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Great North Run - Expect DelaysYesterday, driving up to Newcastle for the Great North Run the motorway signs said to expect delays and to be honest, with 50,000+ runners that was exactly what I was expecting. With every race I do I always hope for a personal best, but with so many runners I was expecting lots of “traffic” a bit like I experienced at the British 10k London Run.

Despite the extremely high number of runners, I was pleasantly surprised that I was able navigate my way through the crowds and complete the first 5k in around 23 minutes. Around mile 4 the rain came and it was heavy. After a good drenching it stopped around 20 minutes later, just before I hit 10k. A half marathon is just over 21 kilometres. My 10k time was just over 49 minutes. A personal best (PB) was suddenly in sight.

Having done some quick calculations in my head I knew I had to keep the pace up. I was comfortable. Maybe not so comfortable as to call it easy, but I was confident I could keep going and I got to 15km in 1 hour 16 minutes.

Just after to 10 mile mark my race suddenly took a turn for the worse. The cramps I experienced last month in the Isle of Wight half marathon suddenly hit me again and when they hit, they hit hard. My dreams of a PB were slipping away from me and despite my every effort to run through the pain, my legs simply failed to work as they should.

The last 3 miles of my race were slow and extremely uncomfortable (painful!). There was no way I was quitting. I pushed on as best I could and eventually finished in 1 hour and 55 minutes exactly. I have to be honest and I say I was gutted. If you’d told me this time last year I could finish a half marathon in 01:55:00 I would have been chuffed to bits, so I guess it shows how much progress I’ve made that the time was a disappointment. My finishing position was 11636th, which is still a respectable placing out of 50,000+ runners but I can’t help but wonder what might have been.

The crowds on the Great North Run were amazing. Their support and encouragement definitely helped me overcome the pain in those last three miles. Oh, and this was the first race I’ve run where people were offering homemade sausage rolls and real ale to the runners (I politely declined both).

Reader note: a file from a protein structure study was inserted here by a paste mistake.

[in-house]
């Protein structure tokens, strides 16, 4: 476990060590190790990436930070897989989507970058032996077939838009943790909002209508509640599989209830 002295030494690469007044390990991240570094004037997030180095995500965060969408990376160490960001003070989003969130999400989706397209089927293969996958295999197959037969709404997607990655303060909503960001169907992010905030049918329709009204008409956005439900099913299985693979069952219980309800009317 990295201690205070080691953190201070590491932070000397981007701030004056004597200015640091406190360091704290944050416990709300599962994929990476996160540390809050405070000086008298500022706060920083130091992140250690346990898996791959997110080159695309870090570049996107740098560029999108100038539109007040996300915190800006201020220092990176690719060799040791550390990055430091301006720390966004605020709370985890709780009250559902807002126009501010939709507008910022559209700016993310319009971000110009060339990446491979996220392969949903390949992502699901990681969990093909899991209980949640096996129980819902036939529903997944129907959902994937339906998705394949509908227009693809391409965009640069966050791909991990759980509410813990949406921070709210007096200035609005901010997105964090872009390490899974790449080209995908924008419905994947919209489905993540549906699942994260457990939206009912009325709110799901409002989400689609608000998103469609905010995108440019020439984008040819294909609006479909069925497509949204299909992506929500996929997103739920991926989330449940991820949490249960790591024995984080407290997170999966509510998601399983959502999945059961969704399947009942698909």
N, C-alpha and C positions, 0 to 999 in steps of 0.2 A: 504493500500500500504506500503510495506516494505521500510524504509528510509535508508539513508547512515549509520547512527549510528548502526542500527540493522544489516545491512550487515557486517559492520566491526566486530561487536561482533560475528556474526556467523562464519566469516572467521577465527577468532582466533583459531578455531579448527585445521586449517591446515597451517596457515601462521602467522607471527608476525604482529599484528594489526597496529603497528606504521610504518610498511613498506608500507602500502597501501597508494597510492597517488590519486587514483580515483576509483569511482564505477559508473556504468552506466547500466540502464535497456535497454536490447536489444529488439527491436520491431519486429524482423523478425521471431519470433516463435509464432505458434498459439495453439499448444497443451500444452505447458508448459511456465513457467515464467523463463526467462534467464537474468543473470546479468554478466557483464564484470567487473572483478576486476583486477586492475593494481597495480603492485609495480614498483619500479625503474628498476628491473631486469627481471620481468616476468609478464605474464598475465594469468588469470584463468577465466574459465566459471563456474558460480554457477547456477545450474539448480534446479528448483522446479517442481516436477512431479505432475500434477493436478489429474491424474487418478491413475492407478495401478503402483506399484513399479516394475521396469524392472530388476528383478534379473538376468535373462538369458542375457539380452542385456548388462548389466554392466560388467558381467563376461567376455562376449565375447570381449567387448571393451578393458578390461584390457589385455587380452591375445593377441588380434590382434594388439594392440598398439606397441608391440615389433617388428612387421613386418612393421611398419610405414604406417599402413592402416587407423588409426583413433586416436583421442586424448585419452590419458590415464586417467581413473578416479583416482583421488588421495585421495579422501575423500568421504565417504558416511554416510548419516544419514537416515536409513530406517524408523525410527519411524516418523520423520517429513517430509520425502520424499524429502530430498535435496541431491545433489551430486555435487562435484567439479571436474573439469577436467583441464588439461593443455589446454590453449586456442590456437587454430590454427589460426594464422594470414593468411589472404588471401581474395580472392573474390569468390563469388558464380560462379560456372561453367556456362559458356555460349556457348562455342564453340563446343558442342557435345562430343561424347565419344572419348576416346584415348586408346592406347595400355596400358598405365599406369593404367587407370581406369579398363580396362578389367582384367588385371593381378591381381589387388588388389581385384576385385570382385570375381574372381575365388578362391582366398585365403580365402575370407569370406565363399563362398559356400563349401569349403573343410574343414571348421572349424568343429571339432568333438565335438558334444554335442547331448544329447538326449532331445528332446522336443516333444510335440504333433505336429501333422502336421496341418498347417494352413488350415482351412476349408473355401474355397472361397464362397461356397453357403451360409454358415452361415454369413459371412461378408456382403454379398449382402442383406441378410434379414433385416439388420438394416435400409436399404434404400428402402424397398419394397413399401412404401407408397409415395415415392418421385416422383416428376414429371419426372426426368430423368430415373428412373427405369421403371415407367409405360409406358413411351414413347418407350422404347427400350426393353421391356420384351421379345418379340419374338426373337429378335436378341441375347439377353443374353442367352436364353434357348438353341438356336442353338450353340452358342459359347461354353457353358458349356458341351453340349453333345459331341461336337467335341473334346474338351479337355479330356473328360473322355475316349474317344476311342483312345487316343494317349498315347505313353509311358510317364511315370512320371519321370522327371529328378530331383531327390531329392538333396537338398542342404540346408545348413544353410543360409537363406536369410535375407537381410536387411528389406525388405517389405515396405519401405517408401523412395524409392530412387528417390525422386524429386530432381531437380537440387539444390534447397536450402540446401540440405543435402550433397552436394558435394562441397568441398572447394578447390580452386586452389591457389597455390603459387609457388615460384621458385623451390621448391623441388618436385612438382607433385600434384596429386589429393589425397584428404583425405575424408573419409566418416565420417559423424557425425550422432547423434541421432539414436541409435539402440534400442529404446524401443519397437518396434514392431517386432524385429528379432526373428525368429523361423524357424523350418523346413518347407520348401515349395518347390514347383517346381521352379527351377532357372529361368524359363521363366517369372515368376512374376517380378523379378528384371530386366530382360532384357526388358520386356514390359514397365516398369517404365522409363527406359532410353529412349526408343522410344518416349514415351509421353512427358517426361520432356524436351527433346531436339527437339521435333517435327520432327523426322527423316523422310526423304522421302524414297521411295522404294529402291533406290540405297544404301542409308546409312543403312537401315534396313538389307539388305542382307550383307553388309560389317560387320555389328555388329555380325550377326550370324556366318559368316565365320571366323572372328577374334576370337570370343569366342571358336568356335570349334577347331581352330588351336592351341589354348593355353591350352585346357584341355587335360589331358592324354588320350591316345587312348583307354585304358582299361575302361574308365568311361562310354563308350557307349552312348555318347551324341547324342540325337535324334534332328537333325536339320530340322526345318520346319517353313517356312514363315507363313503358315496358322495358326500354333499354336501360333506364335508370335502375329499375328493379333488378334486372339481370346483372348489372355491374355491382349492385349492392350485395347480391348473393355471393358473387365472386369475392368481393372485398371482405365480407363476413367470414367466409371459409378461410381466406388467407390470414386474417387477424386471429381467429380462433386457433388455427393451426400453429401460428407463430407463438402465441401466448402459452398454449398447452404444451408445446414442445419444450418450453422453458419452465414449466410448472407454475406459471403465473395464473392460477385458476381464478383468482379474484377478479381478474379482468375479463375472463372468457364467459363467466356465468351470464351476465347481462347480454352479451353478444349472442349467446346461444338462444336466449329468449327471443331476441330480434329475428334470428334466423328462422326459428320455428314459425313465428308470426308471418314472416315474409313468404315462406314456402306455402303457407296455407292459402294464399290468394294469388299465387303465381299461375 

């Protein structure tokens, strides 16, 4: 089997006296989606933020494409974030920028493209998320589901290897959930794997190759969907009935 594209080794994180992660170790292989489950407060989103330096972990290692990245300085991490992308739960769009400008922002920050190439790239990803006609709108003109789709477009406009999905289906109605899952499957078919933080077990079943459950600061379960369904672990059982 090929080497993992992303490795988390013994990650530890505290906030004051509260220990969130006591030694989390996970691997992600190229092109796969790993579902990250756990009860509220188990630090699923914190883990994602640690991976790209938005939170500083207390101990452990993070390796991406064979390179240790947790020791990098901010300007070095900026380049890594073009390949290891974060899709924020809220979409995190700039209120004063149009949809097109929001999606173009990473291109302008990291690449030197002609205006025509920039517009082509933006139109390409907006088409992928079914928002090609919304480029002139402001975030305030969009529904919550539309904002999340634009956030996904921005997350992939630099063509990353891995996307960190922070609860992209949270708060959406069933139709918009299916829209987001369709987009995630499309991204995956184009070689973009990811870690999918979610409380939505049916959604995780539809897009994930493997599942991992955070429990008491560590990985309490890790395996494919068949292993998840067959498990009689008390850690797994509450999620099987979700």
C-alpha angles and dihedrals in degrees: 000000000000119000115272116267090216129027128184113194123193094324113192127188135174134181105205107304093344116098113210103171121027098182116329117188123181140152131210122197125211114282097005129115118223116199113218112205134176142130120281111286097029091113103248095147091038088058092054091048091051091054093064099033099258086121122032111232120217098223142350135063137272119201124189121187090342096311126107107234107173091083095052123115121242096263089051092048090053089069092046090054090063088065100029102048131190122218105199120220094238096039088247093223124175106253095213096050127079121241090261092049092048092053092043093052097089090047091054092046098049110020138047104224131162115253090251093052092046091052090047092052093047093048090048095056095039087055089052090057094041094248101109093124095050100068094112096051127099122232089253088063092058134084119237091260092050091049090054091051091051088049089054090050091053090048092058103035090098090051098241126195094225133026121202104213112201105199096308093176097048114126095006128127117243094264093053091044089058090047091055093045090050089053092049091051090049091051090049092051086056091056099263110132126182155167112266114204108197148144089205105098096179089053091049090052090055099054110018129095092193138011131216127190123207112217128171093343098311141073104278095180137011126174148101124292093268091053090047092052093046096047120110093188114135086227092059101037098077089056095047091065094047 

Now to try work out how to avoid the cramp ruining my next race…

2013 Miles in 2013

Cystic Fibrosis A Race We Must WinThis year I am trying to complete 2013 miles self-powered miles. It is has been 10 years since my cousin’s son Adam lost his fight with Cystic Fibrosis. Adam was just 18 years old when when he lost his lifelong battle with CF, the UK’s most common life-threatening inherited disease. Despite spending large parts of his short life in hospital Adam never once complained, not even of a headache and was determined to make the most of everyday.

My 2013 miles in 2013 challenge is in aid of the Cystic Fibrosis Trust as I have been surprised since I started fundraising for the CF Trust just how many people are unaware of this disease and so I hope my efforts will not just raise money, but also awareness of the UK’s most most common life-threatening inherited disease.

The first person to commit to sponsoring my 2013 mile challenge has committed to 1p per mile (£20.13 in total) and this got me thinking. I am hoping that as many as possible of those reading this will commit to do the same and the best thing is, if each person does this on a “pay as you go” type approach all you will need to part with is approx £2 just after each pay day. In January I completed 205.9 miles, in February I completed a further 200.9 miles, in March I completed 185.7 miles, in April I completed 192.1 miles, in May I completed 168 miles, in June I completed 145 miles, in July I completed 210.1 miles and in August I completed 130.7 miles. If you can please spare £14.38 (my mileage so far) to help the Cystic Fibrosis Trust it will be greatly appreciated.

The easiest way to give your sponsorship is to visit my Just Giving page:

2013 Miles in 2013 – The rules

The rules for my 2013 miles in 2013 challenge are quite simple:

  1. All miles must be completely self powered (no motors, sails, etc)
  2. I must be able to evidence all miles, either via GPS or with a picture of any static gym equipment

To complete my 2013 miles I will be running, cycling, rowing and who knows, I might even try a few other self powered methods along the way.